Christianity in Ireland began with the greatly loved St. Patrick. He was born in the late fourth century in the neighbouring country of England. When he was sixteen he was kidnapped by Irish barbarians and taken to Ireland. After six years of slavery, during which Patrick developed a strong trust and bond with God, he managed to escape.
In England, he went to a monastery where he studied to become a priest. And in 430, the kind and determined young priest returned to Ireland to preach Christianity to the Druids. He formed monasteries and converted more than two-thirds of Ireland. Later, missionaries would continue his work until all of Ireland was converted to Christianity.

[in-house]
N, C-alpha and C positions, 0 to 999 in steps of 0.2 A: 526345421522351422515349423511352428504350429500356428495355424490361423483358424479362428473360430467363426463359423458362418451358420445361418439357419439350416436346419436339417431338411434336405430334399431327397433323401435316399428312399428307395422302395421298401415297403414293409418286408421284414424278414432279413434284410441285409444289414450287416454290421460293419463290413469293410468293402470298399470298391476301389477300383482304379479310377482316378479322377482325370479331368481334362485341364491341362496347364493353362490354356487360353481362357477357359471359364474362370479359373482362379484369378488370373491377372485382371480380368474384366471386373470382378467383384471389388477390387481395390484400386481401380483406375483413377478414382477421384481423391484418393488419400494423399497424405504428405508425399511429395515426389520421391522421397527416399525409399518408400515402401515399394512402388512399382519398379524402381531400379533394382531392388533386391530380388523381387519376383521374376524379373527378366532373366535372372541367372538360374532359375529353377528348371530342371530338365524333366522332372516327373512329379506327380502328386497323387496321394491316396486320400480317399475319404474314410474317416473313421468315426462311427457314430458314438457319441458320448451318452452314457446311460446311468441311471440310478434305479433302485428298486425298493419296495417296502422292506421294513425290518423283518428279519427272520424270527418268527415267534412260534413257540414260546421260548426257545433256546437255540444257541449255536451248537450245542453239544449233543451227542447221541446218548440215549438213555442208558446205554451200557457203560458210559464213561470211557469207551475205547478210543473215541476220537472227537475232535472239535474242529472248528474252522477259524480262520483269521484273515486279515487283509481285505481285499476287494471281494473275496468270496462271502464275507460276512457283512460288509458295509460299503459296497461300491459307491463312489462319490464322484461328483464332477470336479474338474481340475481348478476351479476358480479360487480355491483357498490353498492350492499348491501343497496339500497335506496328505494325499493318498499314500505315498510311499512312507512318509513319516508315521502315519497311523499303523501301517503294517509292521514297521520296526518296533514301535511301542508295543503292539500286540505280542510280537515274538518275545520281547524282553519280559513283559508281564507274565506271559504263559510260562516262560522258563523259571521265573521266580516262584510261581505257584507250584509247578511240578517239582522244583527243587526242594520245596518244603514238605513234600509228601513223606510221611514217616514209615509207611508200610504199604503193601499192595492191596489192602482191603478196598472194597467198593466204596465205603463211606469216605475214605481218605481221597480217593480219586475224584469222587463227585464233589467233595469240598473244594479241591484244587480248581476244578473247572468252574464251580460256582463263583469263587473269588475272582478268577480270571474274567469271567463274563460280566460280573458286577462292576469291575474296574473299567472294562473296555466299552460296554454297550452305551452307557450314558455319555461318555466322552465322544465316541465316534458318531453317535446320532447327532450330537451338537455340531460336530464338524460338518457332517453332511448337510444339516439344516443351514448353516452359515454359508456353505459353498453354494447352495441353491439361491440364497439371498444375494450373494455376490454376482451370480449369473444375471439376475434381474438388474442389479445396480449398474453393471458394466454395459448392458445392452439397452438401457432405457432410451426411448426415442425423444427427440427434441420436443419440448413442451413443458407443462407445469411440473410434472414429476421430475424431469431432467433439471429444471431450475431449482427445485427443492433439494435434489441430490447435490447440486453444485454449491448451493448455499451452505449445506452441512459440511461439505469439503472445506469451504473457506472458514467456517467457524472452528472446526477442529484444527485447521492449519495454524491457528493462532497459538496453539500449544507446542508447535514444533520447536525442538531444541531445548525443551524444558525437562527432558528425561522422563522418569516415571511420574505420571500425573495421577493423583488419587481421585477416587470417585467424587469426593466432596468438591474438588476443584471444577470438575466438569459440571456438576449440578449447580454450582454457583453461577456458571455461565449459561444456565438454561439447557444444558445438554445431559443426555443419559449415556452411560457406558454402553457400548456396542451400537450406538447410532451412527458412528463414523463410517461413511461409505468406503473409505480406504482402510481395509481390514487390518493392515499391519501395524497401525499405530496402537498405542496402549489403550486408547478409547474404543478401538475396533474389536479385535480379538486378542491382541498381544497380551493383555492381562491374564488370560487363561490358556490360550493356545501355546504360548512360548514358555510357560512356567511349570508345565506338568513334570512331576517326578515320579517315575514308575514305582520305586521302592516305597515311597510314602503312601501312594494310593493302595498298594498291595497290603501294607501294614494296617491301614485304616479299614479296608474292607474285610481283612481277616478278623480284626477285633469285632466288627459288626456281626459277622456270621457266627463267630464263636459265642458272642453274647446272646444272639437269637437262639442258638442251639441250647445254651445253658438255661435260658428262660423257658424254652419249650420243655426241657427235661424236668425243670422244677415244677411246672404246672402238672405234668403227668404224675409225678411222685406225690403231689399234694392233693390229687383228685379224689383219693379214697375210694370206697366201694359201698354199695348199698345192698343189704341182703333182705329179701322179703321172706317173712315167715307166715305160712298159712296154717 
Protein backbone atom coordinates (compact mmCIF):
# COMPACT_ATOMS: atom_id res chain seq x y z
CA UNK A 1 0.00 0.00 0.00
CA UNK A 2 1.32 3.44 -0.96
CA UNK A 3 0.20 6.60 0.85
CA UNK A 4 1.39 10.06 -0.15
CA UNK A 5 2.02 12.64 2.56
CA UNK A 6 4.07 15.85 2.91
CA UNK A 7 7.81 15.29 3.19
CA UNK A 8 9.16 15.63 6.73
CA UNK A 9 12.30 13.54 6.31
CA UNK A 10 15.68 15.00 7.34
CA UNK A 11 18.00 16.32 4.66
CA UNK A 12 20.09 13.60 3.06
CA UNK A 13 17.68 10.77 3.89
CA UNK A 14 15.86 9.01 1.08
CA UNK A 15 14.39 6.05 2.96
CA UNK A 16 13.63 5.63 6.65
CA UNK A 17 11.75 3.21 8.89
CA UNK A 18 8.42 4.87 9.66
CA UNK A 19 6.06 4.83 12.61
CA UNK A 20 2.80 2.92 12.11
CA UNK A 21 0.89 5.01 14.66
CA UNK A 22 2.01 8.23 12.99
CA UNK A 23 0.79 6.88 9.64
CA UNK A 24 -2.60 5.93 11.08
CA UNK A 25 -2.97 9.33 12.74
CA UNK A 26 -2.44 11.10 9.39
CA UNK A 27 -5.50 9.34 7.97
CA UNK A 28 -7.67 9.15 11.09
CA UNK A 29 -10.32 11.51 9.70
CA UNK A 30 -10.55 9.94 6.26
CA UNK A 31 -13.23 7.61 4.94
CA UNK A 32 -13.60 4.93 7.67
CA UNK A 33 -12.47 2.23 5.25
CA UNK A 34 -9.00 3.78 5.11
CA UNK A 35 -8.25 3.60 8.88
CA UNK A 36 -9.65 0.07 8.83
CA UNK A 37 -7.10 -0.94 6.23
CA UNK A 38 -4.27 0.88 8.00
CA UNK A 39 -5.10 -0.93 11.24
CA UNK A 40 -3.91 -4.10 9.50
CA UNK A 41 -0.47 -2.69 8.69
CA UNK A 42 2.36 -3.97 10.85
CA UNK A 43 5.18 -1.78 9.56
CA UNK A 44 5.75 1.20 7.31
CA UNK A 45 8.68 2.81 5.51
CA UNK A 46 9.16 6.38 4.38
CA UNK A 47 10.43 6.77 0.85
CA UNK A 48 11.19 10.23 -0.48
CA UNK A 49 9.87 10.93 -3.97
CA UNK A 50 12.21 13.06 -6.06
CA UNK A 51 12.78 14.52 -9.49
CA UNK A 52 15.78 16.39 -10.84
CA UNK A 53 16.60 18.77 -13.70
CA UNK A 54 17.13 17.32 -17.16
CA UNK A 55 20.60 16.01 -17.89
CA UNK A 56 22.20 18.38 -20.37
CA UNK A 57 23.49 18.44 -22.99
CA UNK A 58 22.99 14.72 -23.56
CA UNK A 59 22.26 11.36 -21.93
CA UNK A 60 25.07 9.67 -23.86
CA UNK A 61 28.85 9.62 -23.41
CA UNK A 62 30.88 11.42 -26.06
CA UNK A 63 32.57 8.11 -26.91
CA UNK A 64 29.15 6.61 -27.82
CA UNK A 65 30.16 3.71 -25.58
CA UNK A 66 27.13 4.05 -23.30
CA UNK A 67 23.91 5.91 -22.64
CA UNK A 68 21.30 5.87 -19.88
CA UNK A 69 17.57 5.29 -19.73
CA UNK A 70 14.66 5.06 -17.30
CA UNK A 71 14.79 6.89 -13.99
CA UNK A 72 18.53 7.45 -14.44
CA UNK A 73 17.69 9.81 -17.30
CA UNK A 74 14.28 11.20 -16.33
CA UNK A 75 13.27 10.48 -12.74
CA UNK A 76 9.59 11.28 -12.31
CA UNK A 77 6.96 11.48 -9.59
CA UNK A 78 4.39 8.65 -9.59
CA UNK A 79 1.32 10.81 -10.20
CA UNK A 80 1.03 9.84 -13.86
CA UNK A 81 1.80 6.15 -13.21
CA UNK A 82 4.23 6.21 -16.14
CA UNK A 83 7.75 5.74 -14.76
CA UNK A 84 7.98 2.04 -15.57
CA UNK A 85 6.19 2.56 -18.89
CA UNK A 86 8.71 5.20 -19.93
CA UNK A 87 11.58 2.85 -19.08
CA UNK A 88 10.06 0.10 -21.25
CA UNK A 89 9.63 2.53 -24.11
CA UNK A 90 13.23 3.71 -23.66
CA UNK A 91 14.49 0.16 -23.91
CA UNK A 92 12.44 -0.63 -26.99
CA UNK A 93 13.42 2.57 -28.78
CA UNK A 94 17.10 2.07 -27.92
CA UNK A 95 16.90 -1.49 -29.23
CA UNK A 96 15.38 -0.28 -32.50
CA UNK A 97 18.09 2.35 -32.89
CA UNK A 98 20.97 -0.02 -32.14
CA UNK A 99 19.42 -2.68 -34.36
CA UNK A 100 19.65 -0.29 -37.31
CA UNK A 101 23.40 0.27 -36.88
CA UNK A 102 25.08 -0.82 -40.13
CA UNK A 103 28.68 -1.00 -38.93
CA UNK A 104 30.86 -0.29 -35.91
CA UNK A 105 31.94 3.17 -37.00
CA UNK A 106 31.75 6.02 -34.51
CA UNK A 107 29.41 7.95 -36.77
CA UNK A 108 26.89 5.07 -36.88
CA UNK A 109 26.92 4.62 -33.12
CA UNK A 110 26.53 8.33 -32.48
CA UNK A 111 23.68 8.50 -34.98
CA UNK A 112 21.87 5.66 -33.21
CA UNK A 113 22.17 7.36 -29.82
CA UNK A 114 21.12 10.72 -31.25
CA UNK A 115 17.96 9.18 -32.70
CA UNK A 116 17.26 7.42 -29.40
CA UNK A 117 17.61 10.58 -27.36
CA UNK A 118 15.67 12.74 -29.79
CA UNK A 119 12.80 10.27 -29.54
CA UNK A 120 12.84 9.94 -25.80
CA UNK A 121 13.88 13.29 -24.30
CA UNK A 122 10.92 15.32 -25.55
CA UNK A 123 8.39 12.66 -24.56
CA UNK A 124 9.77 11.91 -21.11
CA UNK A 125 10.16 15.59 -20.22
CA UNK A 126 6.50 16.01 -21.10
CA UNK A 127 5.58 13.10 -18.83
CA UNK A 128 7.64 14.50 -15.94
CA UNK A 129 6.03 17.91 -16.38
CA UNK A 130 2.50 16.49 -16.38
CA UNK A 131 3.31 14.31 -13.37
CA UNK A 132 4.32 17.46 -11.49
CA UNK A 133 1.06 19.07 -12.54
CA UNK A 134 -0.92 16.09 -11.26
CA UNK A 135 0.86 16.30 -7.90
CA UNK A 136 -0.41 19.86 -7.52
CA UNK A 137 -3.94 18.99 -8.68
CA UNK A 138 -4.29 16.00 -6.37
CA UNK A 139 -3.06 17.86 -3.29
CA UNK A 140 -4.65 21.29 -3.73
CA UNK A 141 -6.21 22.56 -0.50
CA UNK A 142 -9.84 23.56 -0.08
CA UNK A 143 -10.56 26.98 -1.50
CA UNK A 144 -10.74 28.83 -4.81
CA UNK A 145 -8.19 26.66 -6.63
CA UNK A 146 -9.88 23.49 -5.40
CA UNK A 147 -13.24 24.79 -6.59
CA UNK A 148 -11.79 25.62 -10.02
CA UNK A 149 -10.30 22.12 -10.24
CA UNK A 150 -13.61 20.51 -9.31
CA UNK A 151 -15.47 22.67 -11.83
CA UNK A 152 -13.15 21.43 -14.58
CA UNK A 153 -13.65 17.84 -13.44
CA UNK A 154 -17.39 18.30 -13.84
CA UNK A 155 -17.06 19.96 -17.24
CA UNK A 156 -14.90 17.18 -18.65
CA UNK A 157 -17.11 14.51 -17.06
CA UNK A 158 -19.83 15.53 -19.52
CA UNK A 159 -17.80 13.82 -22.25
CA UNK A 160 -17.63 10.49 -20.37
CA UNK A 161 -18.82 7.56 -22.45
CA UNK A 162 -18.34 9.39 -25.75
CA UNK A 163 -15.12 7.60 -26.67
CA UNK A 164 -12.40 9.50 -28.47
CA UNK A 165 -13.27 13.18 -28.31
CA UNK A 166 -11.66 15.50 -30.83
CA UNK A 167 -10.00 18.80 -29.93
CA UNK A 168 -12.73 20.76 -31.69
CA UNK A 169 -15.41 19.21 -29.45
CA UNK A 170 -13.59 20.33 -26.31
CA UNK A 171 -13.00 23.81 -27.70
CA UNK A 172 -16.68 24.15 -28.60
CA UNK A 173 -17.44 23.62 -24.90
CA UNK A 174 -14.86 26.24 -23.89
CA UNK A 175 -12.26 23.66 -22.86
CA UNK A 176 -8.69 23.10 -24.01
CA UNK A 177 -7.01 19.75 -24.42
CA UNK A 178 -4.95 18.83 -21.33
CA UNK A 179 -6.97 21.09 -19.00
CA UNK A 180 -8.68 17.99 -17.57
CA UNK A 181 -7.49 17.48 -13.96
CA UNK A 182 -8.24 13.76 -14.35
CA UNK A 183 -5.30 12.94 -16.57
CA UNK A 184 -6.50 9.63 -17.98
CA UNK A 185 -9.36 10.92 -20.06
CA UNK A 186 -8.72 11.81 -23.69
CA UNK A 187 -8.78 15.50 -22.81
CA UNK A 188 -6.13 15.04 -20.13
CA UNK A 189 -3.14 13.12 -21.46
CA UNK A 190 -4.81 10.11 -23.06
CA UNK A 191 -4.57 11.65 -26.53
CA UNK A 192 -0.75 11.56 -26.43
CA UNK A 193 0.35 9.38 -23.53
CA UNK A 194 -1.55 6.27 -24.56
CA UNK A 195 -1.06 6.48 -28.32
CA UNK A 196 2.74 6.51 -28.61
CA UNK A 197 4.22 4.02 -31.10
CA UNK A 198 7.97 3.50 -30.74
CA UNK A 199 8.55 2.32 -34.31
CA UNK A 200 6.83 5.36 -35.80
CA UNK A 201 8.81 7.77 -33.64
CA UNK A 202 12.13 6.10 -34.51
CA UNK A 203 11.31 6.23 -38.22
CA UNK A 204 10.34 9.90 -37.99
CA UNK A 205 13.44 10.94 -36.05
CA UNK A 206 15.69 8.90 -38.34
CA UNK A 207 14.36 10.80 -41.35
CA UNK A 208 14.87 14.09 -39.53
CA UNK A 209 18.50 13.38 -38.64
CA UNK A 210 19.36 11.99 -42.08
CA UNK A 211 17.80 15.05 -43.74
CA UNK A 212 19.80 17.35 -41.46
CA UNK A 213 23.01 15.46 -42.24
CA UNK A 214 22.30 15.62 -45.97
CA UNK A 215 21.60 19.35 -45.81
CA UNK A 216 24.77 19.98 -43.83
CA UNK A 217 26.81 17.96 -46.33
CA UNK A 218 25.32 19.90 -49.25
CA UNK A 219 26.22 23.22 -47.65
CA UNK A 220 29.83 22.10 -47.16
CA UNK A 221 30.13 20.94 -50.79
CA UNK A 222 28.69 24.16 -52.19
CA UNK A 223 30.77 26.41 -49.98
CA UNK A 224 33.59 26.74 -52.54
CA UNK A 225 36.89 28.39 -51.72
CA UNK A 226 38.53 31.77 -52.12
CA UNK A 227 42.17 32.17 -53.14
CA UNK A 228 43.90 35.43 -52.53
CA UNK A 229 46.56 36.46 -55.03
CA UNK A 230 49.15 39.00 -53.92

The Anglo-Saxons in England were barbaric and pagan when the first enthusiastic missionaries arrived there. The first true and permanent conversion was King Ethelbert’s, whose wife was a Catholic. Augustine of Canterbury, a Benedictine monk, was the most successful of all missionaries. He was strongly supported by Pope Gregory the Great, r. 590 – 604.